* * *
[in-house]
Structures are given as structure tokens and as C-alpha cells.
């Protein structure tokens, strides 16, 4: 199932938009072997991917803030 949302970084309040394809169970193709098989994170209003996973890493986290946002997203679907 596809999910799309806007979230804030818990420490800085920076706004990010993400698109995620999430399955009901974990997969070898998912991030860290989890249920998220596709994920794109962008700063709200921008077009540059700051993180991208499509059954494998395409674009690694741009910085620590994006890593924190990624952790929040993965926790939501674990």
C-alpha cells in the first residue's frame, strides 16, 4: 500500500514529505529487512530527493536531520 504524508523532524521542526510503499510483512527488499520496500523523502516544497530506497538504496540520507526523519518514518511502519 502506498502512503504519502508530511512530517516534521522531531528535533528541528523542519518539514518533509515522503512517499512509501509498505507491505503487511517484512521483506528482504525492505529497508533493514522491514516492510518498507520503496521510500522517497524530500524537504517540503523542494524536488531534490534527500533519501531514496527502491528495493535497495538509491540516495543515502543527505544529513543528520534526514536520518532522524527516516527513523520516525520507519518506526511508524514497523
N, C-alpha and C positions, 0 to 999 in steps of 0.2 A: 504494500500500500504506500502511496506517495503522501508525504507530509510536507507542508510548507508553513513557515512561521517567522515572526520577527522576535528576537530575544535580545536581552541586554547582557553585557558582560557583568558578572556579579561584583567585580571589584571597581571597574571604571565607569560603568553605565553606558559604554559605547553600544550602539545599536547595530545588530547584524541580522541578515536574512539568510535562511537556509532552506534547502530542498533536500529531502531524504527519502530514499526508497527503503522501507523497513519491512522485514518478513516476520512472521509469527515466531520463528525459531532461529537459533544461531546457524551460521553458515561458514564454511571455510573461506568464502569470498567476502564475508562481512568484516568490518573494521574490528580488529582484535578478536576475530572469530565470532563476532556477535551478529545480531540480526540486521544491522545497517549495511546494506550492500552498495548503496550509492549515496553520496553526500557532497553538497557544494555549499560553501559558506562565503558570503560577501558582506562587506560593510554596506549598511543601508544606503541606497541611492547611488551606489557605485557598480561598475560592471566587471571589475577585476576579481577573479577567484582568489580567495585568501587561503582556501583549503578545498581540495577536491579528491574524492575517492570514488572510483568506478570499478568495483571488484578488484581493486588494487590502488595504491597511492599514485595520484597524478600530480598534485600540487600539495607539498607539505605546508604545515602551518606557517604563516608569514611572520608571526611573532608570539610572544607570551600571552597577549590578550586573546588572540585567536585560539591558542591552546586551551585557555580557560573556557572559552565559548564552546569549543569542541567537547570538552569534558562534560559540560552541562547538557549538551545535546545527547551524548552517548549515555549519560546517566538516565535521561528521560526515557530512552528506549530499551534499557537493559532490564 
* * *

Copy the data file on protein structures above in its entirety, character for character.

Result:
[in-house]
Structures are given as structure tokens and as C-alpha cells.
């Protein structure tokens, strides 16, 4: 199932938009072997991917803030 949302970084309040394809169970193709098989994170209003996973890493986290946002997203679907 596809999910799309806007979230804030818990420490800085920076706004990010993400698109995620999430399955009901974990997969070898998912991030860290989890249920998220596709994920794109962008700063709200921008077009540059700051993180991208499509059954494998395409674009690694741009910085620590994006890593924190990624952790929040993965926790939501674990």
C-alpha cells in the first residue's frame, strides 16, 4: 500500500514529505529487512530527493536531520 504524508523532524521542526510503499510483512527488499520496500523523502516544497530506497538504496540520507526523519518514518511502519 502506498502512503504519502508530511512530517516534521522531531528535533528541528523542519518539514518533509515522503512517499512509501509498505507491505503487511517484512521483506528482504525492505529497508533493514522491514516492510518498507520503496521510500522517497524530500524537504517540503523542494524536488531534490534527500533519501531514496527502491528495493535497495538509491540516495543515502543527505544529513543528520534526514536520518532522524527516516527513523520516525520507519518506526511508524514497523
N, C-alpha and C positions, 0 to 999 in steps of 0.2 A: 504494500500500500504506500502511496506517495503522501508525504507530509510536507507542508510548507508553513513557515512561521517567522515572526520577527522576535528576537530575544535580545536581552541586554547582557553585557558582560557583568558578572556579579561584583567585580571589584571597581571597574571604571565607569560603568553605565553606558559604554559605547553600544550602539545599536547595530545588530547584524541580522541578515536574512539568510535562511537556509532552506534547502530542498533536500529531502531524504527519502530514499526508497527503503522501507523497513519491512522485514518478513516476520512472521509469527515466531520463528525459531532461529537459533544461531546457524551460521553458515561458514564454511571455510573461506568464502569470498567476502564475508562481512568484516568490518573494521574490528580488529582484535578478536576475530572469530565470532563476532556477535551478529545480531540480526540486521544491522545497517549495511546494506550492500552498495548503496550509492549515496553520496553526500557532497553538497557544494555549499560553501559558506562565503558570503560577501558582506562587506560593510554596506549598511543601508544606503541606497541611492547611488551606489557605485557598480561598475560592471566587471571589475577585476576579481577573479577567484582568489580567495585568501587561503582556501583549503578545498581540495577536491579528491574524492575517492570514488572510483568506478570499478568495483571488484578488484581493486588494487590502488595504491597511492599514485595520484597524478600530480598534485600540487600539495607539498607539505605546508604545515602551518606557517604563516608569514611572520608571526611573532608570539610572544607570551600571552597577549590578550586573546588572540585567536585560539591558542591552546586551551585557555580557560573556557572559552565559548564552546569549543569542541567537547570538552569534558562534560559540560552541562547538557549538551545535546545527547551524548552517548549515555549519560546517566538516565535521561528521560526515557530512552528506549530499551534499557537493559532490564 